CHRISTIAN PICCIOLINI: One day I was standing in an alley at 14 years old and I was smoking a joint. And a guy drove up the alley and stopped six inches from me. And when he got out of the car, he walked towards me. He grabbed the joint from my mouth, looked me in the eyes and said don’t you know that that’s what the Communists and the Jews want you to do to keep you docile?
GREENE: He had found a community built on hatred. And he immersed himself in it, spread its message, recruited others. He says he doesn’t really know the extent of his influence. He’ll never stop wondering… For Christian Picciolini, breaking with that life came about as a kind of gradual awakening…
PICCIOLINI: So I was 18 years old, I believe. And some skinhead friends and I were drinking. And late one night around midnight, we walked into a McDonald’s. And there were some black teenagers in this McDonald’s being drunk. I screamed that it was my McDonald’s and that they had to leave. They ran across the street. We chased after them. When we caught one of the black teenagers, we beat him viciously. And you couldn’t see or recognize him as a human being his face was so swollen. And as his eyes were shut but he managed to open his eyes at one point as I was kicking him. And I connected with his eyes. And for the first time in those eight years that I was involved, the reality and the consequences of my actions came into focus for a split second.
Over time and through some very painful trials and realizations, Picciolini was transformed to an advocate of peace, and it all started with a realization of his shared humanity in some fashion with his victim. It is my prayer that we can all come to view each other more completely as brothers and sisters in humanity, that we can be accepting and loving of one another and abandon all forms of the violence that divides us. We even need to come to see those perpetrators of violence as fellow brothers and sisters who can change and be transformed into powerful voices for love, truth, and reconciliation.
Full disclosure from Lona- this Alabama resident (Lona, me hi there!) personally believes that Confederate Statuary belongs in museums that place the terror and violence of the oppressive Confederate system into the proper perspective rather than being feted in the Public Square. We have had too little truth and reconciliation in our country and that is why these inanimate monuments survive and continue to arouse such sorrow and controversy. But as we confront the legacy and impact of Confederate statuary, the focus on the granite faces staring down from frozen horses seem less urgent than the flesh and blood realities relating to the violence and bigotry that festers in the hearts and fists of our society. We need to place an emphasis on the love and union that can beat in the very hearts of our humanity and that can tie us together. Some of the most impactful work in this arena is done by caring people who have the capability to reach out to the one and the few on a personal level.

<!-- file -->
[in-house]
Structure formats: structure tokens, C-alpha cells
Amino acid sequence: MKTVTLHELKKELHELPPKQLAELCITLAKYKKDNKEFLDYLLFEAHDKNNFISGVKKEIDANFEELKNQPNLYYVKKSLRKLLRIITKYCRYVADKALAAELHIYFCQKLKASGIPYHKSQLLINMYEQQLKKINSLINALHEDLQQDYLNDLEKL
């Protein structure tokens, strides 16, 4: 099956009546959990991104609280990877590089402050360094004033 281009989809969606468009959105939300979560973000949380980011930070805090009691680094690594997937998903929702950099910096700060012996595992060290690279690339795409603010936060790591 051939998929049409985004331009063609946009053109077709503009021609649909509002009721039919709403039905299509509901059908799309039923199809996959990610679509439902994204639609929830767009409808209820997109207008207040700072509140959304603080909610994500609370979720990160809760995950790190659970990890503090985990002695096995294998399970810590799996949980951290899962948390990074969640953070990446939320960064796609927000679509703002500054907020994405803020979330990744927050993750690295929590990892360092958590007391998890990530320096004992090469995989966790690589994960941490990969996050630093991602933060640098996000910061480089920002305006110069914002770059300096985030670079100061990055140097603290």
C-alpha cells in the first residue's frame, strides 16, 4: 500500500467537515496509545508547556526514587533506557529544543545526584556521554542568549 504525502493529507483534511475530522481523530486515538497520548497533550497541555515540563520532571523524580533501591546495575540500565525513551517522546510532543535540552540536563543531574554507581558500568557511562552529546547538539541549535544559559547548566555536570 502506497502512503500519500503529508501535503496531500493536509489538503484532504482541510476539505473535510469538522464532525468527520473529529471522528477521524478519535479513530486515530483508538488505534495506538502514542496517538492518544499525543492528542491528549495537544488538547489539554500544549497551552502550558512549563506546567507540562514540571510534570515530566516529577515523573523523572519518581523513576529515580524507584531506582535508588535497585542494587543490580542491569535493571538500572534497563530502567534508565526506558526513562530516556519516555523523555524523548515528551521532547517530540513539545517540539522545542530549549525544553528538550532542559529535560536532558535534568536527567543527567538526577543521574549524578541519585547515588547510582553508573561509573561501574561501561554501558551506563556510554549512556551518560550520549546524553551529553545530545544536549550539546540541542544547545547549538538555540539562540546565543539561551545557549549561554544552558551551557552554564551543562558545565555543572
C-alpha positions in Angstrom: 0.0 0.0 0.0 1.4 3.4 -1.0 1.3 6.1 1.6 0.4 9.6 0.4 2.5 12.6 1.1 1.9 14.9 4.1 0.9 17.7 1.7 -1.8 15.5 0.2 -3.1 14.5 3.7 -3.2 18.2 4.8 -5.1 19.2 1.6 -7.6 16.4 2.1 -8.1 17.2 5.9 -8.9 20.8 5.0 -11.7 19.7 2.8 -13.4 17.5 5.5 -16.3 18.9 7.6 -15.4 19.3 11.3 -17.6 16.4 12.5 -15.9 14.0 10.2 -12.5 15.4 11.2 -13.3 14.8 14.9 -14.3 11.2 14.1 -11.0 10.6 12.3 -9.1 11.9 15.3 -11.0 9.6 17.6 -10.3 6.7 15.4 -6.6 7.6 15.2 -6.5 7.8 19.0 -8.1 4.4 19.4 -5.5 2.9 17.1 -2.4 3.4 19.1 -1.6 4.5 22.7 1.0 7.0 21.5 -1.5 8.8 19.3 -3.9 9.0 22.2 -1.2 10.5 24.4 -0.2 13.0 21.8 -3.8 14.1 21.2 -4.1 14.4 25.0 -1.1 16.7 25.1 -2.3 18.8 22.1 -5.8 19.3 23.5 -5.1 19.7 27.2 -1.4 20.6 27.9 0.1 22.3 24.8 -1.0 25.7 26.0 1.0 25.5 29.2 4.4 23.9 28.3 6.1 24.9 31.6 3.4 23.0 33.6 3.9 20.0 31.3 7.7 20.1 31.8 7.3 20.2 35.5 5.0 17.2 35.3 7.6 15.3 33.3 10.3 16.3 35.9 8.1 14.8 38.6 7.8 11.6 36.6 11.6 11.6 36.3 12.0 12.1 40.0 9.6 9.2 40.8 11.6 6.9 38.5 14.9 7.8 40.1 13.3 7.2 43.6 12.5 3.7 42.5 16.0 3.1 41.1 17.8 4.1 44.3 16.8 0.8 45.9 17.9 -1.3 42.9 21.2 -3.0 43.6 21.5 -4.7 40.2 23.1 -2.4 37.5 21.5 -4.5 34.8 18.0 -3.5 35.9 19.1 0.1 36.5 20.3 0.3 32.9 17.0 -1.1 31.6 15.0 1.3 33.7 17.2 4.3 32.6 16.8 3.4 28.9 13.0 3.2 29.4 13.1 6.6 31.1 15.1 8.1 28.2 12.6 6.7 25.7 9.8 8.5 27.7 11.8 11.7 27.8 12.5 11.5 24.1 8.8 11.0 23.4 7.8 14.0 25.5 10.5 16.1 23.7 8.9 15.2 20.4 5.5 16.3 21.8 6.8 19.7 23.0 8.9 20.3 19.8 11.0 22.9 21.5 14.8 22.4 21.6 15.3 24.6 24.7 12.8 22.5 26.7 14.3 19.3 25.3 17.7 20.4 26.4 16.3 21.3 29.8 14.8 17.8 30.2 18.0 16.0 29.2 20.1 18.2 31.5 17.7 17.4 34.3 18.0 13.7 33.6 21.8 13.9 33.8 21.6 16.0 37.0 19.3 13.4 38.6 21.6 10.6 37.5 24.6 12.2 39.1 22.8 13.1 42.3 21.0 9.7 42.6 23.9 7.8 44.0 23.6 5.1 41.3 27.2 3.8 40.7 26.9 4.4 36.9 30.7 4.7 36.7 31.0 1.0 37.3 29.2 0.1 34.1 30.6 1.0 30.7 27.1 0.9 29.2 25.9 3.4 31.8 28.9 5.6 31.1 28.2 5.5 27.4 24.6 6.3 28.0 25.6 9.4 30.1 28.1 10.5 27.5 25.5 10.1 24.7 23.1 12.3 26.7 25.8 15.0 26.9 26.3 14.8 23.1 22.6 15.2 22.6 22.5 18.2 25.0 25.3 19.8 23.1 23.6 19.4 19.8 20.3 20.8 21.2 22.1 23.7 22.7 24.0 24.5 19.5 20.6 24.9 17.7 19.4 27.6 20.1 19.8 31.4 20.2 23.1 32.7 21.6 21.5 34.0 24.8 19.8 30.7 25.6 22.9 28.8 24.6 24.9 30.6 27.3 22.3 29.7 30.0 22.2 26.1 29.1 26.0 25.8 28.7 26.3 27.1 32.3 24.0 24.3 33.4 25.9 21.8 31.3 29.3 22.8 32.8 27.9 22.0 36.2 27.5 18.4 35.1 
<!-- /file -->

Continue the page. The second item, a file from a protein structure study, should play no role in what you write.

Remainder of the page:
Picciolini has written a book called “Romantic Violence: Memoirs of an American Skinhead” buy it, I am going to order a copy for myself today. The group he has co-founded is called Life after Hate. For some strange reason which I find incomprehensible, it has had all of its rather modest federal grant support money cancelled by the current administration. They need our support in their critically important work. I invite you to visit their site at:
Give them a visit, donate (it is easy to do so). Thank you Christian and God bless.
All rights reserved for text by Lona Gynt, August 2017: Except for the excerpt from NPR transcript which is short, focused, and falls under fair use criteria. NPR has no affiliation or responsibility for the content on my website. Although I have invited people to visit Life after Hate website and to consider donation, I have no affiliation with their organization and the above is offered as a personal invitation to interested individuals and is not part of an organized fund-raising campaign.